Stevie Nicks told Q magazine June 2009: “It was certainly a message within a song. And not a very nice one at that.”
While the Rumours album was being recorded, the marriage of John and Christine McVie (both of them Mac members) was also coming to an end. With two couples breaking up during the sessions, recording could be quite tense. They were also doing lots of drugs at the sessions, making sure there was plenty of Behind The Music material.
This was the first single from the Rumours album, which became one of the best-selling of all time. Describing the recording process for this song in Q magazine, drummer Mick Fleetwood said: “‘Go Your Own Way’s’ rhythm was a tom-tom structure that Lindsey demoed by hitting Kleenex boxes or something. I never quite got to grips with what he wanted, so the end result was my mutated interpretation. It became a major part of the song, a completely back-to-front approach that came, I’m ashamed to say, from capitalizing on my own ineptness. There was some conflict about the ‘crackin’ up, shackin’ up’ line, which Stevie felt was unfair, but Lindsey felt strongly about. It was basically, On your bike, girl!”
Fleetwood Mac is not known for their guitar solos, but Lindsey Buckingham’s solo on this is one of his most notable. The live version on The Dance contains a much longer solo
Songbird This was Christine McVie’s solo on side 1 of the album. It proved her talent apart from the group. She wrote the song, sang it, and played the piano for it.
This is a very personal song for McVie about the self-sacrifice of true love. >>
Christine McVie has said that this song held Fleetwood Mac together during their hard times (while recording Rumours). Once the members heard this song, they thought how much they had been through and how much love they shared. >>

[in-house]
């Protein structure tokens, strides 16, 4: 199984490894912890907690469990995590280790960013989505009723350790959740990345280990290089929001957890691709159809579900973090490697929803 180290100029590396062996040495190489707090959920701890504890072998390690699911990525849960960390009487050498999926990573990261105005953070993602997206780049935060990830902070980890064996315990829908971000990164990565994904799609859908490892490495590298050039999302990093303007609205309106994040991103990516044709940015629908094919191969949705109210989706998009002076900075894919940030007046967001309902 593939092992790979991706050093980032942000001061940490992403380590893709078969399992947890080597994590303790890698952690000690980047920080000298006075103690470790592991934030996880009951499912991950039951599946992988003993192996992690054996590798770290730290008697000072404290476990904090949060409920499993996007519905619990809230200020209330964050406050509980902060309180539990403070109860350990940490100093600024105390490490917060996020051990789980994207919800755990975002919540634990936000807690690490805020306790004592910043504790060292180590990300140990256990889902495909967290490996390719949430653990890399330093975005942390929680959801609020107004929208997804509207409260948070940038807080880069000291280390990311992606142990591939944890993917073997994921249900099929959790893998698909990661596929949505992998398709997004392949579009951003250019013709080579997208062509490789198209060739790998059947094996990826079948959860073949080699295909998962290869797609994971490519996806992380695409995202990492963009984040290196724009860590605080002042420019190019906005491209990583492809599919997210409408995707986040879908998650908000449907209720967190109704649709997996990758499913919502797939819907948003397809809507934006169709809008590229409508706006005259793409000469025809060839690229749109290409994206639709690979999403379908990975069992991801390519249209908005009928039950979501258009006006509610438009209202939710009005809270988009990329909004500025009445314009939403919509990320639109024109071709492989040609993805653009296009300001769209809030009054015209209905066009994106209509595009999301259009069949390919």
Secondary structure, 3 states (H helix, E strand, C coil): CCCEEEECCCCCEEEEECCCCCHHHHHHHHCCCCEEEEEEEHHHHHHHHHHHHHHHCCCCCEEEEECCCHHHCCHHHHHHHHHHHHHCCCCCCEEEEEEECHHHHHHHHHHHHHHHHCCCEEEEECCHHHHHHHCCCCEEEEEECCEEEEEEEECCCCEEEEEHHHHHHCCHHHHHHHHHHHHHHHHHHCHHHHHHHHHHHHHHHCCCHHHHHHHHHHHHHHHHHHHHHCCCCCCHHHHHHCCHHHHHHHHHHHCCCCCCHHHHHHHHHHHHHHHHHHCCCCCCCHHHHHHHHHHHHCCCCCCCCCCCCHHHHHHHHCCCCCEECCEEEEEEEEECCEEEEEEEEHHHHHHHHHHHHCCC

This was often used to close many Fleetwood Mac shows. >>
American singer Eva Cassidy’s cover was made the title track of a compilation album of recordings, which was released in 1998, two years after her death from melanoma. The album took off in the UK after Cassidy’s version of “Over the Rainbow” was played by Terry Wogan on his BBC Radio 2 breakfast show. The Songbird set went on to top the UK album charts, almost three years after its initial release. In 2009 an audition performance of Cassidy’s arrangement of this song by Shanna Goodhead on Britain’s The X-Factor, prompted enough interest to push the late American’s singer’s version into the UK Top 75 Singles Chart.
Christine McVie penned the song in half a hour after she woke up in the middle of the night with it in her head. She recalled to Mojo in 2015: “Stevie and I were in a condominium block and the boys were all in the Sausalito Record Plant house raving with girls and boozer and everything. I had a little transistorised electric piano next to my bed and I woke up one night at about 3.30am and started playing it. I had all, words, melody, chords in about 30 minutes. It was like a gift from the angels, but I had no way to record it. I thought I’m never gonna remember this. So I went back to bed, and couldn’t sleep. I wrote the words down quickly.”
“Next day, I went into the studio shaking like a leaf’ cos I knew it was something special. I said, ‘Ken, (Caillat, Rumours’ co-producer/engineer) put the 2-track on, I want to record this song!’ I think they were all in there, smoking opium.”
The Chain was another song that revolved arounf the break up situation within the band. Stevie Nicks wrote the lyrics about Lindsey Buckingham as their relationship was falling apart. Buckingham and Nicks share lead vocals on the song.
Pieces of different studio takes were spliced together to form the track. The bass line that comes in at about the 3 minute mark through the song was written independently by John McVie, who was originally planning to use it in a different song.
This began as a Christine McVie song called “Butter Cookie (Keep Me There),” which which is available on the expanded edition of Rumours. The beginning of the track wasn’t working, but the band loved Mick Fleetwood and John McVie’s ending, which was now on tape. So, they counted back from the bass line, used the kick-drum as a metronome, Nicks gave them the lyrics for the verses, Buckinghan and Christine McVie wrote the music and the chorus lyrics, Lindsey added the guitar over the ending, and “The Chain” as we know it was born. >>
This is the only Fleetwood Mac song credited to all 5 members of their 1977 lineup. Since various pieces were assembled to make the song, they all had some contribution.
This song came to represent the resilience of Fleetwood Mac and the strength of their bond as they continued on for many years despite their personal and professional difficulties. It’s the first song they play in concert.